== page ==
Every little helps

Instead of focusing on material gifts this year, why not donate a small amount to our furry friends instead? As little as £3 could help an abused animal and put them on the road to recovery for the New Year – it’s not a lot of money but it could make a big difference.

Aside from housing neglected pets in secure, warm and caring homes, your donations will also help the RSPCA prosecute those who abuse animals and help them to stop any repeat reports from occurring; breaking this vicious cycle.

Making a difference

You may not think £3 is much but if every animal lover is able to part with this small amount then it will make a massive difference. Donations are even helping the RSPCA work towards changing the law to protect helpless animals by initiating special undercover operations to expose those who think the likes of bird trapping and dog fighting is acceptable.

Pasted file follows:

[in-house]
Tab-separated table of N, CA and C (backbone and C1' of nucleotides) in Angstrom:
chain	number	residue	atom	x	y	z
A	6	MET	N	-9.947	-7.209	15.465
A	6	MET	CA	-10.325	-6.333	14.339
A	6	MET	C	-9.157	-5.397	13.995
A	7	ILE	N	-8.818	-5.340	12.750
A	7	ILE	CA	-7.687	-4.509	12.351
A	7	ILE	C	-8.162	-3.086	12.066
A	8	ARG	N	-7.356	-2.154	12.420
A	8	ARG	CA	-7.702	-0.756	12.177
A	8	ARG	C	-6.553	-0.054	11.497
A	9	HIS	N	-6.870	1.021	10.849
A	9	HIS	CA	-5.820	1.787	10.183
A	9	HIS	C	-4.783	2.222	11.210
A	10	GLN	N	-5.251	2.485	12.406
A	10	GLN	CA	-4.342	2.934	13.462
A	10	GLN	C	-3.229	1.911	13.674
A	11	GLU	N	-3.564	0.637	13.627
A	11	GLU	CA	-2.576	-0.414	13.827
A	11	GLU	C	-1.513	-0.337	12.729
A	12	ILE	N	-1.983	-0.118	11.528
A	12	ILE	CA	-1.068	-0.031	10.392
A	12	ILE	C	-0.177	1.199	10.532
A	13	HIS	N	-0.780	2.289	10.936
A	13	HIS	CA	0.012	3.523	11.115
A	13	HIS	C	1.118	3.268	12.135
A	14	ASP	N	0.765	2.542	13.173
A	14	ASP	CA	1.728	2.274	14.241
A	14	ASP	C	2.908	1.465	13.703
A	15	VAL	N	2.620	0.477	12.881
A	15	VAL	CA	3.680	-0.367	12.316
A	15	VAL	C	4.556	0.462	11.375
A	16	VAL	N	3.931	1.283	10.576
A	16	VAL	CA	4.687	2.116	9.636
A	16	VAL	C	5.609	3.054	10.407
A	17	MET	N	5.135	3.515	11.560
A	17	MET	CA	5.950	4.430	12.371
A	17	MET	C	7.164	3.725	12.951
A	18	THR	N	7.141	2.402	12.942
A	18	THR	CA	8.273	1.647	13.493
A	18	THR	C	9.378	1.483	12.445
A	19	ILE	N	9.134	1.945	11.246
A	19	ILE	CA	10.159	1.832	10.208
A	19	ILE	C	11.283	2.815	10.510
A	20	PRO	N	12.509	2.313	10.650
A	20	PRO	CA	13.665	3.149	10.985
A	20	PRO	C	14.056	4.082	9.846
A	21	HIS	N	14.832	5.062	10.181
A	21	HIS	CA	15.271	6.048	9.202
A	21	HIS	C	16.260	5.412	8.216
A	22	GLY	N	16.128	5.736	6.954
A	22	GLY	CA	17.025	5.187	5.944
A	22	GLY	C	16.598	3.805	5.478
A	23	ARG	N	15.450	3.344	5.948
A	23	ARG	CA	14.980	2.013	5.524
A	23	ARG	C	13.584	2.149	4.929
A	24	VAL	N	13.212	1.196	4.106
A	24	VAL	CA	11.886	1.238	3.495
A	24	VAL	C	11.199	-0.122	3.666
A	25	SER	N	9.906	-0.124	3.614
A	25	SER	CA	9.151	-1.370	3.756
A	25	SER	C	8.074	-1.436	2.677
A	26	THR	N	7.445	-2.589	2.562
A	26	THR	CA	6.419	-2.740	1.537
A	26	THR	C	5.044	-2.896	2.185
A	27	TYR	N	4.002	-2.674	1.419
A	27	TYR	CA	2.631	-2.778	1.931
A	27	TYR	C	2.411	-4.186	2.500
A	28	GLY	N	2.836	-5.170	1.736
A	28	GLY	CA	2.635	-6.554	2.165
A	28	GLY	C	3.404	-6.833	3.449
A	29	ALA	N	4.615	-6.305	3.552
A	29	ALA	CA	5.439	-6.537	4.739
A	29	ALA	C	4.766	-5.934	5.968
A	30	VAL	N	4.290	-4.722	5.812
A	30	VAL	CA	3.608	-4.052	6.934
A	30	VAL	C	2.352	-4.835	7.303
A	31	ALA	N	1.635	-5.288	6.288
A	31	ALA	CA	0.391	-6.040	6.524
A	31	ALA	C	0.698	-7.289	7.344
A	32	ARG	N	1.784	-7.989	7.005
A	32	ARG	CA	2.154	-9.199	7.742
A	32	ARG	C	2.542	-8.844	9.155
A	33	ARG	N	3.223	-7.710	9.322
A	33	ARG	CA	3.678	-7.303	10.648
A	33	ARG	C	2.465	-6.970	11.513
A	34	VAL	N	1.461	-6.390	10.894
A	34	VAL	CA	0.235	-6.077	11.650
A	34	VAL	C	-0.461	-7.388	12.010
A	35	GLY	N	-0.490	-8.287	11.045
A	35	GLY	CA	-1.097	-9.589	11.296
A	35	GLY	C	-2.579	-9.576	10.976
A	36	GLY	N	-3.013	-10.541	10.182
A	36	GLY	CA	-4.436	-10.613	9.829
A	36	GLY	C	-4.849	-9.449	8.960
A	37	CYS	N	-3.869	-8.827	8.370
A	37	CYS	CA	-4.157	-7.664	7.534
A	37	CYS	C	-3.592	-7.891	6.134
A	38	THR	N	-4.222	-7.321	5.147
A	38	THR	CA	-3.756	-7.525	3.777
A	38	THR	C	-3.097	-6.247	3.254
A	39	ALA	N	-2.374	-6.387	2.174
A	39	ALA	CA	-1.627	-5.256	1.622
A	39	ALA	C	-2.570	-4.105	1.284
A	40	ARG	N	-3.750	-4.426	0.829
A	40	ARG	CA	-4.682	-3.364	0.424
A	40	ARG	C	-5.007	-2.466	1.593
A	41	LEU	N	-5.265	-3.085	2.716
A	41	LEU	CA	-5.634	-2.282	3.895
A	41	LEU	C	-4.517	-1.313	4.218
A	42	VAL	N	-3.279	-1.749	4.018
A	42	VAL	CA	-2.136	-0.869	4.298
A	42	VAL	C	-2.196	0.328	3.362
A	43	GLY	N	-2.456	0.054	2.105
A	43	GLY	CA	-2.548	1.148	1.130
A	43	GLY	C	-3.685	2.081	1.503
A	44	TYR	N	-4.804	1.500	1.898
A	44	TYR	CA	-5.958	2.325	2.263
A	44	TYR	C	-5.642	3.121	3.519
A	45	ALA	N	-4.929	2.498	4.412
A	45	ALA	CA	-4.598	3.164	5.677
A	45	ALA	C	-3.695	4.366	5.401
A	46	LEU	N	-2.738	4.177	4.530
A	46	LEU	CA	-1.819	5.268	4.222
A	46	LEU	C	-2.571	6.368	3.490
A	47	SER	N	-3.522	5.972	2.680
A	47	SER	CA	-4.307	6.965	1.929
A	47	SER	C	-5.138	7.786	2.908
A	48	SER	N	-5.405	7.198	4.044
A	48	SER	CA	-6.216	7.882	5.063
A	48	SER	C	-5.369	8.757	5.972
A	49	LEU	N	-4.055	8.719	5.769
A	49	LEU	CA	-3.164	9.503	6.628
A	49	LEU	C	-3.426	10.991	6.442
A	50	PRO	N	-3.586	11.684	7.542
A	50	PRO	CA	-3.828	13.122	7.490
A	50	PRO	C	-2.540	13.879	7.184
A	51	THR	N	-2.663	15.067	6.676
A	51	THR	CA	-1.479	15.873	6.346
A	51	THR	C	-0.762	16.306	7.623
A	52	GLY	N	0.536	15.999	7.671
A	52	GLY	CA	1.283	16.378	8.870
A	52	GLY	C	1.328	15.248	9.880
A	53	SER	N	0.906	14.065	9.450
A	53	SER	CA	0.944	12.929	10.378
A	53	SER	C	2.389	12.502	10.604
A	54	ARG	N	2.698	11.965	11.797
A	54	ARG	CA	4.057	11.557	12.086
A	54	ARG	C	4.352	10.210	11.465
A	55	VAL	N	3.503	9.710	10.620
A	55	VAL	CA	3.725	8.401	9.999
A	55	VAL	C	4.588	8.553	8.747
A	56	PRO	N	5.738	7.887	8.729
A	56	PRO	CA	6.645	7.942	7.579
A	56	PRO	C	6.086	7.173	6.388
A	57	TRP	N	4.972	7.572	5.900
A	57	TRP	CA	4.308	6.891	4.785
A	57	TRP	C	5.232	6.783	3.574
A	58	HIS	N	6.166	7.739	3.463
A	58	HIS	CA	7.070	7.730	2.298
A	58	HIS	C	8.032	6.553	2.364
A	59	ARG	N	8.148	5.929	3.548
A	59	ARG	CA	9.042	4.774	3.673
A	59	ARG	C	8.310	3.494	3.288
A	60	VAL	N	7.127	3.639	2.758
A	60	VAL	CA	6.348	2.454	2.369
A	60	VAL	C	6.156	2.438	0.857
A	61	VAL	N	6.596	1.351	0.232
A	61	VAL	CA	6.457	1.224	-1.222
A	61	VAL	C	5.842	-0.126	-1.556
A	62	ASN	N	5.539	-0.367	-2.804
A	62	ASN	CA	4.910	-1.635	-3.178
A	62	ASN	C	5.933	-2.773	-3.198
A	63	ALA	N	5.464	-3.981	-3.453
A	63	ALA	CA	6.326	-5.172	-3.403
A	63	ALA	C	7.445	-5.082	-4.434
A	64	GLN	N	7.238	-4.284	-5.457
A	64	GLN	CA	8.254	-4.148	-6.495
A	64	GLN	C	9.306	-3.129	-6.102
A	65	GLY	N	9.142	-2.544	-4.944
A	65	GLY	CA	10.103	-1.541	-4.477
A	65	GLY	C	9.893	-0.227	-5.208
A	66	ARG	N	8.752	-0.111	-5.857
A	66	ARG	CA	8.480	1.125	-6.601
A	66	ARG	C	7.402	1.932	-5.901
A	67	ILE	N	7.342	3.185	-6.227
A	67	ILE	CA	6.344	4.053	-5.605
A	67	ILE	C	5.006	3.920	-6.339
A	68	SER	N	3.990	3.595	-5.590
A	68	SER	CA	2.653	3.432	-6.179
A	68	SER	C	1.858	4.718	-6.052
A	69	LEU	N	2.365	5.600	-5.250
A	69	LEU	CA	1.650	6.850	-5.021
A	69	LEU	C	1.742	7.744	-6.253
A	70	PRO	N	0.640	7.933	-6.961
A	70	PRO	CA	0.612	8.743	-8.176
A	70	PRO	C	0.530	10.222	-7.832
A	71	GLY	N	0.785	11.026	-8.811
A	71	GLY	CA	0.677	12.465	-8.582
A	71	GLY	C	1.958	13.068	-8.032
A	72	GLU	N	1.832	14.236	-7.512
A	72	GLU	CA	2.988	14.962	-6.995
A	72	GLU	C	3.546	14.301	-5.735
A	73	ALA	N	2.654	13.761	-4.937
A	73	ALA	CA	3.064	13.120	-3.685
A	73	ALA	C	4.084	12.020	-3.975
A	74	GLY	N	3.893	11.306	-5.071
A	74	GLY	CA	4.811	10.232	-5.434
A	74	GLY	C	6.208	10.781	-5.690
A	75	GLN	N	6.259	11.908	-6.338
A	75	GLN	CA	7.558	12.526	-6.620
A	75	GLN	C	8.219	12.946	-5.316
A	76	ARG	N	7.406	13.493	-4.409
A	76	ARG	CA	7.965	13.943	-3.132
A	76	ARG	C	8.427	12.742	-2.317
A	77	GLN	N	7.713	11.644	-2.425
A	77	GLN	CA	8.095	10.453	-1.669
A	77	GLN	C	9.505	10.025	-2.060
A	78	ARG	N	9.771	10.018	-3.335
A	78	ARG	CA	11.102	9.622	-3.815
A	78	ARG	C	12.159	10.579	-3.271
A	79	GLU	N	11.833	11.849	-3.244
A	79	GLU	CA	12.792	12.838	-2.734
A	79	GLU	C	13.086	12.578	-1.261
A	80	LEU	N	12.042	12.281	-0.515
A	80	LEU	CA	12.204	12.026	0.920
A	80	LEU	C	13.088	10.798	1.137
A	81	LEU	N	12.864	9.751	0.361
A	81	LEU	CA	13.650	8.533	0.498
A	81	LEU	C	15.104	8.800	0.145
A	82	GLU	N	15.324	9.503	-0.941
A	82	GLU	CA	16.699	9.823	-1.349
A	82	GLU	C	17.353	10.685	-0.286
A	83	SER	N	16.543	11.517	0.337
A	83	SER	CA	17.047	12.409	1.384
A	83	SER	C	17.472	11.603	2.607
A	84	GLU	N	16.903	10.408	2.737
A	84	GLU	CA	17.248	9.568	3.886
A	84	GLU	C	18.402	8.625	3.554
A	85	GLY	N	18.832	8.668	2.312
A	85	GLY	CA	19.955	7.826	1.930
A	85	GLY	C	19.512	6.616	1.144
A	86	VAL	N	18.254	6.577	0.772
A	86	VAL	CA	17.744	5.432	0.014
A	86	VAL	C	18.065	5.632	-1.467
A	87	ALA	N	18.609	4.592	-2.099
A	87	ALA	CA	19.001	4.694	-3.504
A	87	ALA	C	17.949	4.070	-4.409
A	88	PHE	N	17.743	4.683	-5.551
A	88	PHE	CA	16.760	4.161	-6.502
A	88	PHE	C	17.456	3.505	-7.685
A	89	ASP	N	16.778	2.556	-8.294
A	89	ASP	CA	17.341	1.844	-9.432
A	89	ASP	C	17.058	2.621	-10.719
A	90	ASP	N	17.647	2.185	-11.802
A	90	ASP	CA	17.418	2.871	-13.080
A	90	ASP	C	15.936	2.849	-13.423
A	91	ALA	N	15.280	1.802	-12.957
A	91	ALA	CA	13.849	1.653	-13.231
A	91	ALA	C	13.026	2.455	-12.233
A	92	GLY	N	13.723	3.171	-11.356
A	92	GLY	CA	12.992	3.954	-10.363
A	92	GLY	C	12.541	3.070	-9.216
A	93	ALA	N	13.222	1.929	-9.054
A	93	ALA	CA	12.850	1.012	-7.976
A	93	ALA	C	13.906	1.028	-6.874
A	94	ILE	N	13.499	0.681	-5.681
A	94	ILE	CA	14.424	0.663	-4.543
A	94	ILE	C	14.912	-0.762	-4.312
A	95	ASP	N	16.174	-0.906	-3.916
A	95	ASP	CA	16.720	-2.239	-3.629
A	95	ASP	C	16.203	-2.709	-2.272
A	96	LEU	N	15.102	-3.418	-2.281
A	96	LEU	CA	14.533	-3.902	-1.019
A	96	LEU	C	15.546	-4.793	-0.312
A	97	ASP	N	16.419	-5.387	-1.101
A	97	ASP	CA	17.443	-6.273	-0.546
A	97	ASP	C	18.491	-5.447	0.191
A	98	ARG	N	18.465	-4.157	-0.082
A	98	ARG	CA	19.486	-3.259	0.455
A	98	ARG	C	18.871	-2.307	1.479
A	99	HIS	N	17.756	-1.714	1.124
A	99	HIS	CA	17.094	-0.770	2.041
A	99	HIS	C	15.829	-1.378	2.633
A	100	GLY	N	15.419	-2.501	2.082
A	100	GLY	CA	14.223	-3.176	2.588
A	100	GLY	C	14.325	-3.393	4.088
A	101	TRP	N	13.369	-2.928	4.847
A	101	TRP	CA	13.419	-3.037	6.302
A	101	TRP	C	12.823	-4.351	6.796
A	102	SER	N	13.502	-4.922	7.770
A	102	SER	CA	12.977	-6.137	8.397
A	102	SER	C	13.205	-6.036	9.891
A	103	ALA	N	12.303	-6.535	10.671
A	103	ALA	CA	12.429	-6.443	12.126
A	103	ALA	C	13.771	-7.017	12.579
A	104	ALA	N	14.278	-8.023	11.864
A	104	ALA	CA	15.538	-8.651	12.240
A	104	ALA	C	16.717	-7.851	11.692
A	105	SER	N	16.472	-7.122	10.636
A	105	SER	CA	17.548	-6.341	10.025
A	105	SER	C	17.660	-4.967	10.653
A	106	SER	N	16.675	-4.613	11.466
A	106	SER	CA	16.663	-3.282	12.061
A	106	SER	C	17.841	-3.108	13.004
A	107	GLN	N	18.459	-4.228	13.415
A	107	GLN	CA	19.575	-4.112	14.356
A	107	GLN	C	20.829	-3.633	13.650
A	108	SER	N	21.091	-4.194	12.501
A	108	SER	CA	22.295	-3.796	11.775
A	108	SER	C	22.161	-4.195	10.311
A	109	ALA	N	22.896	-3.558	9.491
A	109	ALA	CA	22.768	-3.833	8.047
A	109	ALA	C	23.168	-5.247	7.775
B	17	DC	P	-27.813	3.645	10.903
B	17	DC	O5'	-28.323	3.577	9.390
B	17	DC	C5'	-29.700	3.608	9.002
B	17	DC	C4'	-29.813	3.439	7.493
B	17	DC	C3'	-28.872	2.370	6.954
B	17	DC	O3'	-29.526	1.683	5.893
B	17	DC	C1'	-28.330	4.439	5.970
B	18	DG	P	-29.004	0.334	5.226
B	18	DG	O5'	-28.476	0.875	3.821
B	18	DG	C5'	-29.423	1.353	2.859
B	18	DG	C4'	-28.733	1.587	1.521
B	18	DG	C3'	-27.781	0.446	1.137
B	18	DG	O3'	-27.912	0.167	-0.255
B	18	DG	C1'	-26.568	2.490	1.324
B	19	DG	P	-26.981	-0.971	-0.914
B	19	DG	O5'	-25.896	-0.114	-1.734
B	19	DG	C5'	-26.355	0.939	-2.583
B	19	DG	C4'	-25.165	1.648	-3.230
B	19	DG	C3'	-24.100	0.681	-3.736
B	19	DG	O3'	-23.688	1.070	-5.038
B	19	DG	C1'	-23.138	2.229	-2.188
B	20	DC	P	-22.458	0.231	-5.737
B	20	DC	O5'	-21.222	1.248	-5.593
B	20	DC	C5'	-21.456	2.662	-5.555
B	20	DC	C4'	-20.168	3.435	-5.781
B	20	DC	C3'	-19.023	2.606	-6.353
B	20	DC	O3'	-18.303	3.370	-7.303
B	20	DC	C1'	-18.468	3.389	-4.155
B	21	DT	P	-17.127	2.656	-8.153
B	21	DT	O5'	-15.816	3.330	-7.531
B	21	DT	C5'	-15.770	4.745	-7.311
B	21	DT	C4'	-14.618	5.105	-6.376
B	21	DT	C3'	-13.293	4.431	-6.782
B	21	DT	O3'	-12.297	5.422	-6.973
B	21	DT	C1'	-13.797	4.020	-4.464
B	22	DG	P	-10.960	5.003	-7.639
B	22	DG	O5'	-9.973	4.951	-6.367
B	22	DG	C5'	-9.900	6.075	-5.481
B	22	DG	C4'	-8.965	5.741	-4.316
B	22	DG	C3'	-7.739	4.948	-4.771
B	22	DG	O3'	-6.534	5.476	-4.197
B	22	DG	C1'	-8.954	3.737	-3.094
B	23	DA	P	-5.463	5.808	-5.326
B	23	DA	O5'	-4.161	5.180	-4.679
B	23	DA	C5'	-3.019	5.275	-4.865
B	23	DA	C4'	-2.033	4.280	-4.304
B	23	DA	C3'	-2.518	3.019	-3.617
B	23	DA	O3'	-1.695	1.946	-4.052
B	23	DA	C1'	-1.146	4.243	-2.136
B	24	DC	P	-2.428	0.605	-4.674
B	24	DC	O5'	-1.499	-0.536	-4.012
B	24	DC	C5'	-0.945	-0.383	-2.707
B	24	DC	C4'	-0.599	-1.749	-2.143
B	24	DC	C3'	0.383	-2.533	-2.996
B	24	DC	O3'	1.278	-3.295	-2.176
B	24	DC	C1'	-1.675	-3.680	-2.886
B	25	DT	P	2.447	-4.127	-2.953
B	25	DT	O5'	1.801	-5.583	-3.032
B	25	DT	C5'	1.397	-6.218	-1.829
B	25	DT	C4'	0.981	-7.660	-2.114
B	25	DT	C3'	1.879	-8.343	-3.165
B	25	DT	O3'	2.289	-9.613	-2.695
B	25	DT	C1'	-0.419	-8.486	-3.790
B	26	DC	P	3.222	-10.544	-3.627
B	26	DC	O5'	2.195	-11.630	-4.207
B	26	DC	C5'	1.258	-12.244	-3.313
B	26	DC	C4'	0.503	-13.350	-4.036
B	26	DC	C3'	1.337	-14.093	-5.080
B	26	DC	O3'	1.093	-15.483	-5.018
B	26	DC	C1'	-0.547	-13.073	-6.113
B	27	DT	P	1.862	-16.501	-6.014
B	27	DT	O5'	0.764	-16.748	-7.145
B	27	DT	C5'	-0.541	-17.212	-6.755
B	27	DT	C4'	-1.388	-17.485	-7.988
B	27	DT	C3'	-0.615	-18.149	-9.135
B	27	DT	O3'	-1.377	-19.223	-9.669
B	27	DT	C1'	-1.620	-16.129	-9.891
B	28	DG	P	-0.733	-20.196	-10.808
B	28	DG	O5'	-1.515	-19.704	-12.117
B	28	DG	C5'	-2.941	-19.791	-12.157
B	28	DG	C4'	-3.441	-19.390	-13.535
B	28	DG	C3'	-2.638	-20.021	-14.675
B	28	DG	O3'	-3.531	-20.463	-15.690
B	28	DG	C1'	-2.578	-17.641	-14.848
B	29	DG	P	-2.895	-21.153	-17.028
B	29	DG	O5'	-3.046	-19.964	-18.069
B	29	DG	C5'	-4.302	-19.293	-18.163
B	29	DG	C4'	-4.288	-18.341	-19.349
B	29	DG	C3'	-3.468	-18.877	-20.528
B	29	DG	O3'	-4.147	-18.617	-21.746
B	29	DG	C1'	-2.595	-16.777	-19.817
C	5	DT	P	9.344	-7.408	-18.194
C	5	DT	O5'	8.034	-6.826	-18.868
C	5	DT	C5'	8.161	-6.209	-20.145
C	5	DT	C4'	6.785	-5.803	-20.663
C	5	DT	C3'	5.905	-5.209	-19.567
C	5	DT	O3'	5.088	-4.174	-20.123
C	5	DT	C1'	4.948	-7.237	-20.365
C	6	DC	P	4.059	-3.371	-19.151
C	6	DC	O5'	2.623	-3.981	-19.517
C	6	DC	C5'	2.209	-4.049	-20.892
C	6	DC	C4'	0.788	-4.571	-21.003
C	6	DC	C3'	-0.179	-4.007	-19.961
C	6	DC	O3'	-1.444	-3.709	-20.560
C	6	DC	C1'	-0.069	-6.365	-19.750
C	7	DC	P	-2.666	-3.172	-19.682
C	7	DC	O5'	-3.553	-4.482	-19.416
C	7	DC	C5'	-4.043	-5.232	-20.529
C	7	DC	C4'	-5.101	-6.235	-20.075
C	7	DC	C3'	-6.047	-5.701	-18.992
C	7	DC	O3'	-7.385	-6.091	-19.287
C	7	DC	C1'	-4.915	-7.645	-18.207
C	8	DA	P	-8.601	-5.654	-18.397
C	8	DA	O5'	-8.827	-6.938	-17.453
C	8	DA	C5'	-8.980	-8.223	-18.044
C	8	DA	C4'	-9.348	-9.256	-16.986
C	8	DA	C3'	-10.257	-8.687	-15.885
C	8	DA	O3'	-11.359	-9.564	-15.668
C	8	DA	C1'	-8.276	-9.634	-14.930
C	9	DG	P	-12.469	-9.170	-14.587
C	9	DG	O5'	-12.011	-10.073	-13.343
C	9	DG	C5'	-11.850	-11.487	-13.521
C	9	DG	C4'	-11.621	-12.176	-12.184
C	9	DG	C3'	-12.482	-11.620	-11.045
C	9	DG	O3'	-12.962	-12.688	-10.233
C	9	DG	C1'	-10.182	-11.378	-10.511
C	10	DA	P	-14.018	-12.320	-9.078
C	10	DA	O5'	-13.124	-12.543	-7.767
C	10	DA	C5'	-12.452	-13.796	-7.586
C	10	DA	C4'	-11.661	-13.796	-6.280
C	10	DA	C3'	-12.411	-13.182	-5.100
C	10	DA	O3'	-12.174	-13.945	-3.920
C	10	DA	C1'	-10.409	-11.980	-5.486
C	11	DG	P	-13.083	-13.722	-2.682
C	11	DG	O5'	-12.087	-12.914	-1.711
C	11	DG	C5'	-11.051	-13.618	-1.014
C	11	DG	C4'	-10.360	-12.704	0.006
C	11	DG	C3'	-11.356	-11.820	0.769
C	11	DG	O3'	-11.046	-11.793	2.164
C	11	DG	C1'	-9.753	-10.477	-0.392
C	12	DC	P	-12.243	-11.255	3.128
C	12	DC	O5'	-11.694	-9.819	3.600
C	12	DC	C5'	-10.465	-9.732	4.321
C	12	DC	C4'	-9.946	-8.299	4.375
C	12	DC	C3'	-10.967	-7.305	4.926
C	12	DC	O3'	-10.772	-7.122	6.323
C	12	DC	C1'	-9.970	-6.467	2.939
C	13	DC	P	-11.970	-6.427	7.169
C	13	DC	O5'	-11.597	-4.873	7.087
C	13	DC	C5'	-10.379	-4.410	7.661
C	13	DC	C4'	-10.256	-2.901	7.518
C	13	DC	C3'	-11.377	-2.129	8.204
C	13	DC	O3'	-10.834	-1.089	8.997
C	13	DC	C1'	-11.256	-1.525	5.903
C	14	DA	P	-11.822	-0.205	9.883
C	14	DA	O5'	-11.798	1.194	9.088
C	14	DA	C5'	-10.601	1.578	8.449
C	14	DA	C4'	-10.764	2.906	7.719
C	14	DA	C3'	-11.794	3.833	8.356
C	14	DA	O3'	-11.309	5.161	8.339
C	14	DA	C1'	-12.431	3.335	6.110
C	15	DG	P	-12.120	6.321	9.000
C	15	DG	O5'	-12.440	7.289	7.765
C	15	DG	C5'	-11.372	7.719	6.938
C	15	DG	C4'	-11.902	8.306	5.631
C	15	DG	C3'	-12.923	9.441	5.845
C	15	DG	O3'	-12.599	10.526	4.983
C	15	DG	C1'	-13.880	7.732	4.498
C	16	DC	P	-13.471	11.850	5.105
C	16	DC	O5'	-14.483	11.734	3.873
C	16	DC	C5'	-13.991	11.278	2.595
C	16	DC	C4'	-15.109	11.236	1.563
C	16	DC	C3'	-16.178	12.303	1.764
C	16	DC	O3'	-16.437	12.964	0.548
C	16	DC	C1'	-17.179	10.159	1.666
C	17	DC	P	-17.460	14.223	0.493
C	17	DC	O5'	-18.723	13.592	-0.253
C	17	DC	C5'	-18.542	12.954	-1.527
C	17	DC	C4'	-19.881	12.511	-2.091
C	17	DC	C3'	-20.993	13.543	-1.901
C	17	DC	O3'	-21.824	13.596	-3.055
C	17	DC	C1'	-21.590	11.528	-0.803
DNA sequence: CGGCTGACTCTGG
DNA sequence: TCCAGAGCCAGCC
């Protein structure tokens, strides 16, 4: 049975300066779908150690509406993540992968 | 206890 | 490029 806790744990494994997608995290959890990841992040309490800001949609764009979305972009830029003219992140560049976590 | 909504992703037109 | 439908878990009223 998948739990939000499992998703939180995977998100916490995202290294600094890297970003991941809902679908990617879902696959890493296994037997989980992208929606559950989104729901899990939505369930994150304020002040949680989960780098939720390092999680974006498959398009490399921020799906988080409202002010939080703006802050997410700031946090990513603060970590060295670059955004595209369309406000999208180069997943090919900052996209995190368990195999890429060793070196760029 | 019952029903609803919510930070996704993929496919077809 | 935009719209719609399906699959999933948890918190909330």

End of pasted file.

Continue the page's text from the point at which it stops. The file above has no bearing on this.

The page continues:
An education worth investing in

We all associate the month of December with joy, festive cheer and good will and while the RSPCA’s video may be hard to watch when you’re enjoying the festivities with your family, it is important to educate children, friends and family on this subject.

The RSPCA have even launched an interactive website, linked to the national curriculum, which is designed to educate the next generation when caring for our furry little friends and this might be something you want to go through with your kids in the New Year.

Whether you choose to donate to the RSPCA now or set up a regular payment, choosing to do so could be the best present an animal receives this winter.

Say #NotToCruelty with the RSPCA this winter by donating to their Christmas Appeal. Whether you make a one-off payment or set up a regular deduction, your money could make a huge difference. Text RESCUE to 84010 to donate £3 now.